Good: surprisingly refined for a van, loads of space, rugged looks
Not so good: a touch on the expensive side, dashboard plastics let it down
I'm not sure exactly when it happened, but some time in the 1990s the humble estate car became a 'lifestyle' vehicle. It was probably the Alfa Romeo 156 Sportwagon that started it, but soon we had Avant and Touring models rather than estates. Then the makers of people carriers started getting in on the act and before we knew it we had a range of crossovers all aimed at that segment of the market so beloved by marketers - the lifestylist. You know the type: immaculately coiffed hair, enjoys the finer things in life and spends a fair chunk of their downtime going kitesurfing, extreme mountain biking or rambling on Mt. Everest.
It seems that every car launched to the market is aimed at this particular demographic with the exception of the van-derived-car. These vehicles are too honest and too agricultural to appeal to Lifestyle Man so they end up being promoted as some sort of cut-price people-carrier for the average family of 2.4 children, those pushed out of conventional people carriers by some Niagara Falls kayaking fan.
Well marketers, pay attention, because I am going to let you in on a little secret: you have things completely arse about face. I say this as, much to my own chagrin, I am a lifestylist. It's not something I had ever planned, but if you read my column last month you will have seen that on the rare occasion when the weather app on my phone shows more than two consecutive days without rain I enjoy nothing more than packing up my car and heading off with the family for a weekend's camping.
In the past I have taken a few lifestyle estates - the kind of things that come with raised suspension, protective plastic cladding and cool names that evoke imagery of adventure and the like. These cars have got me from one corner of the country to the other in comfort. Unfortunately the same cannot be said for my wife and kids, as they have been forced to sit with their knees around their ears as I deemed their footwells as space that needed to be filled. Sure, some could argue that I bring too much stuff with me, but this is my lifestyle and who are they to question whether or not I need a vacuum cleaner, two king size airbeds, 13-tog duvets and a fridge (an actual honest to goodness fridge) with me when I go camping? It's not like they question Mr. Downhill trial biker and his love of Lycra.
The problem for marketers is that some smart bod in Volkswagen has already cottoned on to van- cars as lifestyle vehicles and stolen a march on everyone else. The van-car in question is the Cross Caddy, a jacked up, passenger version of the best-selling Caddy van with extra plastic cladding. Here is a car (we will proceed with calling it a car from now on, as to call it a van may confuse) that offers the high seating position and mod cons so loved by crossover buyers - heated seats, Bluetooth, satellite navigation etc. - with the kind of practicality that would get a perma-tanned surfer unfeasibly excited. Twin sliding doors and a large tailgate make access to the cabin an absolute doddle and, best yet, the cabin offers oodles of space.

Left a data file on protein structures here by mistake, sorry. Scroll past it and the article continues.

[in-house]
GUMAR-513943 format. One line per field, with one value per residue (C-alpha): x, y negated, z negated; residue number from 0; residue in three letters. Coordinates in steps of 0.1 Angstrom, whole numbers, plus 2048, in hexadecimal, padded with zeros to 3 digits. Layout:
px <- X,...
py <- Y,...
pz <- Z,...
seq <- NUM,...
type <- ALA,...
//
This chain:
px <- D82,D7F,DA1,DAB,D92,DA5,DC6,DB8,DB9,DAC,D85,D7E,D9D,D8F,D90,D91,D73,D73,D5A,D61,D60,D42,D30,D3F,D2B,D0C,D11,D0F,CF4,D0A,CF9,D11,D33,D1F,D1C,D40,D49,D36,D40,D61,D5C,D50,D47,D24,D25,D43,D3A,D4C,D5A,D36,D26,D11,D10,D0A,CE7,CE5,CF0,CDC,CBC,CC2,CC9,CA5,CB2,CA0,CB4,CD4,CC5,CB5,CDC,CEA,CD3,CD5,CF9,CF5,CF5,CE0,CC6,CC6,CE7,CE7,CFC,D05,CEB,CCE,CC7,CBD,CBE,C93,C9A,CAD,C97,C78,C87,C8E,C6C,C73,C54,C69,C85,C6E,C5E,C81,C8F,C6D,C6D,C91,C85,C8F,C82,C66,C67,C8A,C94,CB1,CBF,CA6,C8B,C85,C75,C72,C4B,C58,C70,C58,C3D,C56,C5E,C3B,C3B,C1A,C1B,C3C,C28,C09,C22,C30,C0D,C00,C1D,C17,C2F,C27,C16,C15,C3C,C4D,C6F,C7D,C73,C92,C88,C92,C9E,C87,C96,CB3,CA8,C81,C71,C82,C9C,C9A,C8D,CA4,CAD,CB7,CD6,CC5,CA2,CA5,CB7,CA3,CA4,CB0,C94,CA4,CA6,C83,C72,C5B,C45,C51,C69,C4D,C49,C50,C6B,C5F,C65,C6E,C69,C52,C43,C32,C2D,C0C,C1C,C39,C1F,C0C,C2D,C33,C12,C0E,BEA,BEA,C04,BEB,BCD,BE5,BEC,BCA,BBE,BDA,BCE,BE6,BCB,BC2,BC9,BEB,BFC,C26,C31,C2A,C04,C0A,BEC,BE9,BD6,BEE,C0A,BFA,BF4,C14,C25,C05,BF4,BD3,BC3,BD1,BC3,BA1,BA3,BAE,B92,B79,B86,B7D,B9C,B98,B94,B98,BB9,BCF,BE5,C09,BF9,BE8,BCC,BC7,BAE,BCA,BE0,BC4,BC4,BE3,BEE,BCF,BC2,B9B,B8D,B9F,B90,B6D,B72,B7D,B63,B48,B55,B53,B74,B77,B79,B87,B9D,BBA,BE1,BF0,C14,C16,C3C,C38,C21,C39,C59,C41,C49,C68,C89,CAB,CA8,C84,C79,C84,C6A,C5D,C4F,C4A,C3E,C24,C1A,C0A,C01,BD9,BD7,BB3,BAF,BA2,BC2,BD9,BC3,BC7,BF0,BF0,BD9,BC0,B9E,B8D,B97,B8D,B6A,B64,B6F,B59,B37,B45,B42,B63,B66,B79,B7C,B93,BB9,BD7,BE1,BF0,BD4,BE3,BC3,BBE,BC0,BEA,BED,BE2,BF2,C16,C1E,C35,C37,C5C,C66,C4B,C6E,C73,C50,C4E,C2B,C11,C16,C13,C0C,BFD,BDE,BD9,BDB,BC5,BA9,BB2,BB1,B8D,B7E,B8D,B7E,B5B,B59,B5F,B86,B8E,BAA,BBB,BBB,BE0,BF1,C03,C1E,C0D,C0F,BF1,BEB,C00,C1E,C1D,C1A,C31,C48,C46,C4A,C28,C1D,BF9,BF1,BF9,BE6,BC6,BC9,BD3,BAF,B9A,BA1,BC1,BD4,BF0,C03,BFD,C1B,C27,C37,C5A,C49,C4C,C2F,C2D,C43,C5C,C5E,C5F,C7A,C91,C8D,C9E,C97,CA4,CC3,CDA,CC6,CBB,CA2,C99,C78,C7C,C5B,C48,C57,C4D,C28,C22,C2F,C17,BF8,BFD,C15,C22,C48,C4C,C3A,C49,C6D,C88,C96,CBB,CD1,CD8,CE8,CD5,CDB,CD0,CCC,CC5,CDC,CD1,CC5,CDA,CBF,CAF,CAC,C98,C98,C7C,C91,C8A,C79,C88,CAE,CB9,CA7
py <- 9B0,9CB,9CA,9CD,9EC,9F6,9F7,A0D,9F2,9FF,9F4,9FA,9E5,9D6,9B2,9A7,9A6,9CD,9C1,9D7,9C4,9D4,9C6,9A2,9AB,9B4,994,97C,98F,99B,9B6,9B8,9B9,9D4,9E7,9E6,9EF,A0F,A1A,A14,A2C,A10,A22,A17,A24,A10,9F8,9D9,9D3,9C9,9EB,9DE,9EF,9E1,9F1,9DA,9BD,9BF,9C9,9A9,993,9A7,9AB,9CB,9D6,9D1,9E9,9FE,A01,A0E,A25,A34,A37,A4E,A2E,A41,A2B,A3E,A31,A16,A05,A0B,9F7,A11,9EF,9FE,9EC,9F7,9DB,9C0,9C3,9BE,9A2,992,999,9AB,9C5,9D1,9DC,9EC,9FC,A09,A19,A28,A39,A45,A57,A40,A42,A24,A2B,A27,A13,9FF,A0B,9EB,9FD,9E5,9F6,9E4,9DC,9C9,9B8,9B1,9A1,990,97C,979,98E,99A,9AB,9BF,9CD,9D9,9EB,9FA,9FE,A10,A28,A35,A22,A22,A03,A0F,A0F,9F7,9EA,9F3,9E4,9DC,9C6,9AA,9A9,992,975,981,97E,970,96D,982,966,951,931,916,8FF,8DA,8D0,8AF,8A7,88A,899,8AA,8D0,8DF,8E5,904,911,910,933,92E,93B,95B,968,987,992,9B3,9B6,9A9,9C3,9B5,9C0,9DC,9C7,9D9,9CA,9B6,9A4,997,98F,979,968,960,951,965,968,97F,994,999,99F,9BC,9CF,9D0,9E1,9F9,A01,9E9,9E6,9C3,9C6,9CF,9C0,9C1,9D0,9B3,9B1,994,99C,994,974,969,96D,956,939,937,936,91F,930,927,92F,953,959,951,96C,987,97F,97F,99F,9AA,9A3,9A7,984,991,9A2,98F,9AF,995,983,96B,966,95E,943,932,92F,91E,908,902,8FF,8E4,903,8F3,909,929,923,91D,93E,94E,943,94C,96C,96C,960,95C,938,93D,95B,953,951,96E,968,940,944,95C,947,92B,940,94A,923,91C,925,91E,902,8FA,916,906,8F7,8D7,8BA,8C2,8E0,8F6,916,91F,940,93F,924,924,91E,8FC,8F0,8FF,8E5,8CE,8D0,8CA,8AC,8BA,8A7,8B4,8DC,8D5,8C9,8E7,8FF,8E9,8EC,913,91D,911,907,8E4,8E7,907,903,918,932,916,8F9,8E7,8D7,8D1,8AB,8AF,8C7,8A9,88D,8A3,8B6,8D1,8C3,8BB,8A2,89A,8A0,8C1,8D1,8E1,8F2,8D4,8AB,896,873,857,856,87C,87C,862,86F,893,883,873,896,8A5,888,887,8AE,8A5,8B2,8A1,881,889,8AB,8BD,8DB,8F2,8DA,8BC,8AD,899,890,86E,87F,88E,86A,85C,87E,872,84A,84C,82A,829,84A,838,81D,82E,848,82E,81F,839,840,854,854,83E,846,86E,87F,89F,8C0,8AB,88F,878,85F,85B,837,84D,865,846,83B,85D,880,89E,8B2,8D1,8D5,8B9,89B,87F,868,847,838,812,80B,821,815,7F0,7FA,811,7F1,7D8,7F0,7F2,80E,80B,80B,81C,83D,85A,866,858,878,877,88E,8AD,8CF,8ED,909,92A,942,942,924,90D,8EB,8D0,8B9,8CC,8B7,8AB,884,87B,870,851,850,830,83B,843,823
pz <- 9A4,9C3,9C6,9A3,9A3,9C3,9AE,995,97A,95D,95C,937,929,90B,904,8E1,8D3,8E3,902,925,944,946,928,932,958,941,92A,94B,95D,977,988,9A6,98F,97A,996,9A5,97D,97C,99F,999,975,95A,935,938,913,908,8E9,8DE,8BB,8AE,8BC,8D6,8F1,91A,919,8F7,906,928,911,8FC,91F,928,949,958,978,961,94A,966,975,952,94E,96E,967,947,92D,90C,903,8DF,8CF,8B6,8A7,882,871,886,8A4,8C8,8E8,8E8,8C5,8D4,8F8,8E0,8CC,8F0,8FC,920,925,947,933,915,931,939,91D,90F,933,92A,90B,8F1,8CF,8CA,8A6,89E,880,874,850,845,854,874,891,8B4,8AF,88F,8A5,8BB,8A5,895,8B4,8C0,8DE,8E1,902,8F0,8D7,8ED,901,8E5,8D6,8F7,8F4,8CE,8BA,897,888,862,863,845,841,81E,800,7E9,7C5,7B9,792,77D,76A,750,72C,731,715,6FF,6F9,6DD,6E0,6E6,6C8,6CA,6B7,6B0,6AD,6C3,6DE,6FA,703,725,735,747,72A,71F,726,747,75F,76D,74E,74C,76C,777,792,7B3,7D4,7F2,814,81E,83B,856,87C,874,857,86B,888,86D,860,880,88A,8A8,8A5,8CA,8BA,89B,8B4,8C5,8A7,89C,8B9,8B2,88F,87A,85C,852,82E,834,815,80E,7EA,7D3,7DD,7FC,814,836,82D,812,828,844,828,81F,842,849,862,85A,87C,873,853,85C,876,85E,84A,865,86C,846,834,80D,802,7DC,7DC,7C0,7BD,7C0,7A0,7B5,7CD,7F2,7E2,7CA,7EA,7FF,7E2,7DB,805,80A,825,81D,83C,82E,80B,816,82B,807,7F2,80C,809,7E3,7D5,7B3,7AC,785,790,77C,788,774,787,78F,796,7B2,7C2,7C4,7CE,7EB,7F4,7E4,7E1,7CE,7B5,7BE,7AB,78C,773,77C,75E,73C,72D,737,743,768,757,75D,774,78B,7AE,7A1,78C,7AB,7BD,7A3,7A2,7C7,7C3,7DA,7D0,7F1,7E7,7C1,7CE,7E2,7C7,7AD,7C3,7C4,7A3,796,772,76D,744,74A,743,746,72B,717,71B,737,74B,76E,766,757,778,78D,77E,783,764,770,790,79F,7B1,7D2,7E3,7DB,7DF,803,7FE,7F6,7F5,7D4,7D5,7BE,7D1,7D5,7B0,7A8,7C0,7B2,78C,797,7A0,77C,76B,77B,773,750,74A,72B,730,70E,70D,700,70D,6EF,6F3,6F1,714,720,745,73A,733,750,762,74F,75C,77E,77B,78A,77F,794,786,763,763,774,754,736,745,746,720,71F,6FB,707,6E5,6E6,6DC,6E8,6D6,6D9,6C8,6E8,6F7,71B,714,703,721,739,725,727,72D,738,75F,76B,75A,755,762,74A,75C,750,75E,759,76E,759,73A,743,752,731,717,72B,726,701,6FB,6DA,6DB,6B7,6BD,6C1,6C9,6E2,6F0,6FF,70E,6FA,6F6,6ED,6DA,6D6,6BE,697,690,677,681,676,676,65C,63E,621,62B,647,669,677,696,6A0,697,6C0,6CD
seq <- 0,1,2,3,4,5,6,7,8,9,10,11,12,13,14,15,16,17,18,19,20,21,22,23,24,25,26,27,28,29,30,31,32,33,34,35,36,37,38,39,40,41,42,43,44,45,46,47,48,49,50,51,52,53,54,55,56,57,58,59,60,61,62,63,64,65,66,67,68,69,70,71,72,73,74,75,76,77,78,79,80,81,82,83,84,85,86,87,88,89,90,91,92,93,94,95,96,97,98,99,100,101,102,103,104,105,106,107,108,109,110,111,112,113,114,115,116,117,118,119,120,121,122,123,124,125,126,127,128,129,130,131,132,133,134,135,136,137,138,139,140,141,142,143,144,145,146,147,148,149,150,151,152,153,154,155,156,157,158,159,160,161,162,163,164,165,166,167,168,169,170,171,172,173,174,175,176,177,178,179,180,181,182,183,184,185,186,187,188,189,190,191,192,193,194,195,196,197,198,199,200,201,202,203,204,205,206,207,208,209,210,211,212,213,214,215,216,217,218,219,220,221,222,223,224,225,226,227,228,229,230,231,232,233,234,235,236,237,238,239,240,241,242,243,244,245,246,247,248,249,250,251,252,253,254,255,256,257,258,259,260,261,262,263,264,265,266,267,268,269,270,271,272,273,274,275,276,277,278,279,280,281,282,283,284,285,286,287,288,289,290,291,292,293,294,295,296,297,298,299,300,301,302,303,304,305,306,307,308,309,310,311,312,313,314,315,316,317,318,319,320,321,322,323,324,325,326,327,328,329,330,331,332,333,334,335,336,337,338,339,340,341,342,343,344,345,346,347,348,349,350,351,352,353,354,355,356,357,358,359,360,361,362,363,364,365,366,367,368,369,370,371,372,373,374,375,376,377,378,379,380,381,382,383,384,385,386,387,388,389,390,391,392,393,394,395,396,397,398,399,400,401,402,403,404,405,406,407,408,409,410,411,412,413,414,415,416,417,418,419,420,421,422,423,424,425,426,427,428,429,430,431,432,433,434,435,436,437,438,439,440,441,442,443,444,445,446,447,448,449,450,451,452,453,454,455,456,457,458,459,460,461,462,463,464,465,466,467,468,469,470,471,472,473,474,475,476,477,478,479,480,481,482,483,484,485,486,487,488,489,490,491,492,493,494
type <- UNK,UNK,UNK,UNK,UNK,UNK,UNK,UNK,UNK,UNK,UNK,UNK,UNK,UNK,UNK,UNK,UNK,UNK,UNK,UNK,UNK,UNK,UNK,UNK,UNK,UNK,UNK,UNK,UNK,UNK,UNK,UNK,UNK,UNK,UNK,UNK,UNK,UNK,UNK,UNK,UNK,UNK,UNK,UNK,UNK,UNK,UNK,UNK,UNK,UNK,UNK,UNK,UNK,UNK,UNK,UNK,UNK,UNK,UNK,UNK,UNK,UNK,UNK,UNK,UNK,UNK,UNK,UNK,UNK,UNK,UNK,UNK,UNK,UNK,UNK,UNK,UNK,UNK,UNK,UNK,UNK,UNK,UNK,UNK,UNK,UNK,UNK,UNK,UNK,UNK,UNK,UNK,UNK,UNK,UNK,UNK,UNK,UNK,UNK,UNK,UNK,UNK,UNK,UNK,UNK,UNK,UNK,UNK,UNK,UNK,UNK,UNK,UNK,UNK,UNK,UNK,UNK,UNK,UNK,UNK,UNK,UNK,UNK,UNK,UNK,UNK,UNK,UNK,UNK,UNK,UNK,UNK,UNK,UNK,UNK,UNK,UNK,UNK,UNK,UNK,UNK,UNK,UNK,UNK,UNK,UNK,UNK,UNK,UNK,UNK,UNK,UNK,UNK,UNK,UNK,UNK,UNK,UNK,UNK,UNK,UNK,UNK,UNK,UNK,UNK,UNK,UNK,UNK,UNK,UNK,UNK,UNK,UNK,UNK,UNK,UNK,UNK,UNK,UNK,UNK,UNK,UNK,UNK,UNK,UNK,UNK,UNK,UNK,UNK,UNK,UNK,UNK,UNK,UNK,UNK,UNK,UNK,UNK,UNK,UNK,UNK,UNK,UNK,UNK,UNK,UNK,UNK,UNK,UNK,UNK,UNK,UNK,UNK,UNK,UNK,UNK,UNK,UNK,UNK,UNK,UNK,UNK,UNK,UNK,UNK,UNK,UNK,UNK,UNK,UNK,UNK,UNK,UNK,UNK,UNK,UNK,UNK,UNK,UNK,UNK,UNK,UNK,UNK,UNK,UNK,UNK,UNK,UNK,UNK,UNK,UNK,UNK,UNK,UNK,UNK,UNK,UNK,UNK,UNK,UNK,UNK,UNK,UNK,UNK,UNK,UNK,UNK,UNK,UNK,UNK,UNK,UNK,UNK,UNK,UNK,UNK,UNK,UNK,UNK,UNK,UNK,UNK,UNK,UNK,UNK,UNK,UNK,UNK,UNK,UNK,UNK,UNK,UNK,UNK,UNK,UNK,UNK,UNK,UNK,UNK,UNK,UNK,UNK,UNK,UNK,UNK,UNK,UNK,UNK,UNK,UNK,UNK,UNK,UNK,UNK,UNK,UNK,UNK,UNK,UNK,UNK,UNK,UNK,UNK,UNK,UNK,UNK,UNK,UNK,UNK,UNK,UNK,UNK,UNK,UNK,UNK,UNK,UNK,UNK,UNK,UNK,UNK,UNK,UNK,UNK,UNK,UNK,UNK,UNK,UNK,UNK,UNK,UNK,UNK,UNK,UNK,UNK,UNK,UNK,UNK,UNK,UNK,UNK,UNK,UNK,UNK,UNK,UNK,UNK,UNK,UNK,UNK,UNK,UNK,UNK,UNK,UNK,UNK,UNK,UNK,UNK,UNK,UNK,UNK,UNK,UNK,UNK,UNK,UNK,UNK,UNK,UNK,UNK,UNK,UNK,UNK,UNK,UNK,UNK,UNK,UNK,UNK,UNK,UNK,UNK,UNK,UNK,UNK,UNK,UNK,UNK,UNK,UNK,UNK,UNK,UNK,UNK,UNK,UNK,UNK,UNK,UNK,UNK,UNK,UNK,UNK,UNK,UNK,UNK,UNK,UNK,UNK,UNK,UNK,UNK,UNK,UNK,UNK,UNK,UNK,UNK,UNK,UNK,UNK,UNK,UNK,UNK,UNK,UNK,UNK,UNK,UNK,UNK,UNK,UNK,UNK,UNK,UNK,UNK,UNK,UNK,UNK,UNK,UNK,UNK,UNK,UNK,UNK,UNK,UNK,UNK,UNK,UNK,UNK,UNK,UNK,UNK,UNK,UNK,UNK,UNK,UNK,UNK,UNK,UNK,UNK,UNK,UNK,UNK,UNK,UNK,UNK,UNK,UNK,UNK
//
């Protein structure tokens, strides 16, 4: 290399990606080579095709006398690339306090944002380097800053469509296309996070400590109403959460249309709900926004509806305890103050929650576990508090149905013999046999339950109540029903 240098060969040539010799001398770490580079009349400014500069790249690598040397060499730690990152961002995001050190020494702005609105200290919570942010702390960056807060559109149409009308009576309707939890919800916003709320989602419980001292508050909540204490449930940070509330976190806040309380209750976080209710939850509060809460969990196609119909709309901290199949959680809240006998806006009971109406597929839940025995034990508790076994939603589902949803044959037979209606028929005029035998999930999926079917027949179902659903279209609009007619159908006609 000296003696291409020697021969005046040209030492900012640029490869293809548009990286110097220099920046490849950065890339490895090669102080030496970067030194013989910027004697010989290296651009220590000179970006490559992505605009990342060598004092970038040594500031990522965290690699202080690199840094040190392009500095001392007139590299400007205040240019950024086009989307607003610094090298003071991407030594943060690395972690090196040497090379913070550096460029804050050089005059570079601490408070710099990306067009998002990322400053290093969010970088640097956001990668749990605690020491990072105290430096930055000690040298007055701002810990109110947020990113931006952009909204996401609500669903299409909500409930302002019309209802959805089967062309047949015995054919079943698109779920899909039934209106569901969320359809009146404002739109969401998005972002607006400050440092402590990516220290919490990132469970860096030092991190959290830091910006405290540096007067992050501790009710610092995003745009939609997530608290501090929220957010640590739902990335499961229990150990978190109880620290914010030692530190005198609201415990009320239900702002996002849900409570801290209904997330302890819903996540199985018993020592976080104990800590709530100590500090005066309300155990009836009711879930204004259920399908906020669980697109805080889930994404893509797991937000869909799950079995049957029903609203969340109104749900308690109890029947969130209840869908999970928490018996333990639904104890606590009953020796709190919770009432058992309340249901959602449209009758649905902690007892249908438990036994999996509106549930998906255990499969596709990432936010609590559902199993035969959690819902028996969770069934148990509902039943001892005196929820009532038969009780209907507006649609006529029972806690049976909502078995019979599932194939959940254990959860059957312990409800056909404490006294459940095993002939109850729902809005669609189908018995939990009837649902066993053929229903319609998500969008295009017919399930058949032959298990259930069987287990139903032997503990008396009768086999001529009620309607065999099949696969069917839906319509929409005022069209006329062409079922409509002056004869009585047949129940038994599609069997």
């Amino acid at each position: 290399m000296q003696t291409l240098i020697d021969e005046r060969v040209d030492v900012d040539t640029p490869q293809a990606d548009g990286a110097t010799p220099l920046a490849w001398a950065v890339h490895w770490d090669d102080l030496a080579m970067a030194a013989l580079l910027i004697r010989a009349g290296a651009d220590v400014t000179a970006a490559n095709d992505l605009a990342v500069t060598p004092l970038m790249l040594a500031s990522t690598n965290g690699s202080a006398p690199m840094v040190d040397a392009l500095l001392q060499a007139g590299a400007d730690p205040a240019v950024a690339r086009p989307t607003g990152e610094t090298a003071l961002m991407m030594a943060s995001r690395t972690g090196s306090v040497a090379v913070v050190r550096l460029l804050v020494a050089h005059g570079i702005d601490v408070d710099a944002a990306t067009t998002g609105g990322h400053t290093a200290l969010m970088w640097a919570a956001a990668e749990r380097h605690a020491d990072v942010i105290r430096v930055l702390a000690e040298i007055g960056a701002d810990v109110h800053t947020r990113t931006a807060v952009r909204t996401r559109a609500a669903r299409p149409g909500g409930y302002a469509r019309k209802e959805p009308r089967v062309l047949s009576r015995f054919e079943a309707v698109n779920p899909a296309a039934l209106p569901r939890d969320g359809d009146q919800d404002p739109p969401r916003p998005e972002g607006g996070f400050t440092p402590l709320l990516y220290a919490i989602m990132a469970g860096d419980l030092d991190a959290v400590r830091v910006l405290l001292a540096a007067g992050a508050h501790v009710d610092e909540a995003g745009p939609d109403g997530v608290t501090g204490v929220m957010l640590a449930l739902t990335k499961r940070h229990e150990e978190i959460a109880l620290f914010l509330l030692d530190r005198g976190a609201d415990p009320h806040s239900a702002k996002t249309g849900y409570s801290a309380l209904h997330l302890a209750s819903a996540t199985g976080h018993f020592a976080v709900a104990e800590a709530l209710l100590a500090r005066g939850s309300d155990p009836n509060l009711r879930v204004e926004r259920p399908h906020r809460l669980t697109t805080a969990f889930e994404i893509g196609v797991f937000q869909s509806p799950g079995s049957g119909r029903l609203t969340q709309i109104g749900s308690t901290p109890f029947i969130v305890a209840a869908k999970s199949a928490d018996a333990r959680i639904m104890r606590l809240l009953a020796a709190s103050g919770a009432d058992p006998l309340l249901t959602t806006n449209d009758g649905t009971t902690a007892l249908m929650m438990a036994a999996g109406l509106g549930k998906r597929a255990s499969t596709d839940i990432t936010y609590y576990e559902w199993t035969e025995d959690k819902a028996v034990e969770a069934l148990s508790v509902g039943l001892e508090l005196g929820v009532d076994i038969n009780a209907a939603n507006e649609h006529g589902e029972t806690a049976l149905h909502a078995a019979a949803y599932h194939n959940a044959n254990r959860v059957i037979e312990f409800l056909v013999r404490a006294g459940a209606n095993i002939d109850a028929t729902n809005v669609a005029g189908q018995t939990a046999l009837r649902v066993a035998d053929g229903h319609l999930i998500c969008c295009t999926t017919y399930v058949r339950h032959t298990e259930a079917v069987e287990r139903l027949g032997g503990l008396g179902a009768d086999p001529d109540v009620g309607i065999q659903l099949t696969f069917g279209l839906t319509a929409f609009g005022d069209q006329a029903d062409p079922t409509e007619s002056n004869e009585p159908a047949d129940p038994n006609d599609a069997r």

No word of a lie, loading up the Cross Caddy was the job of five minutes. Ordinarily my well-honed Tetris skills have to be employed when trying to squeeze enough clothes, food and equipment for four people into the boot of a car. With the Cross Caddy it was all just thrown in haphazardly because there was so much space on offer. The marketing bumf says that you can fit a Euro-pallet into the boot, even with all five seats in place, but for those of us who don't deal with the pallets on a daily basis I'll break it down - it's huge. Trips to Ikea or the likes will no longer be a problem and you may find yourself wondering whether or not you have forgotten something when you do your weekly shopping such is the lack of space it will take up. Standard roof rails mean you can expand the space with a top box or mounting for your bikes or canoes and you can even get a bike rack for the tailgate to carry even more.
There are some downsides to the Cross Caddy. It is not a smart people carrier; i.e. it doesn't have fancy seats that can fold into the floor. Order the seven-seat version (an extra €810) and you have to manhandle that last row out when you need extra luggage space. No mean feat when they weigh in excess of five stone. And while the commercial division has seen fit to use the dials and switches from the passenger car division to give the Cross Caddy a more car-like feel, it still uses a regular Caddy dashboard. In the commercial Caddy this makes sense - it is a solid chunk of plastic, hewn from the finest and longest wearing plastic, but as a passenger vehicle it lowers the tone. Some people may like the indestructability, but some soft touch plastics wouldn't go astray.
What truly separates the Cross Caddy and even the standard passenger Caddy from some of its rivals is that it doesn't drive like a van. The 102hp 1.6-litre diesel engine is related to a passenger car unit so is very un-commercial vehicle like in its refinement. The transmission has been geared to allow it to carry extra weight and the suspension revised to give it better road manners. It still tends to roll a touch into corners but this is a high-sided, high-riding vehicle and the upshot is decent comfort on the motorway.
So, if you are the type of person that enjoys the great outdoors on the back of your bike/kayak/kite surfer thingy, then ignore the marketers - an estate or tourer or whatever they want to call it will not suit your needs. What you need is a van-car. If on the other hand you are just a hard pressed parent who wants a decent car with enough space for the two kids and a dog - buy an estate. They are cheaper (the Cross Caddy is €36,745) and with all the lifestylists rushing off to buy van-cars there will be loads to choose from.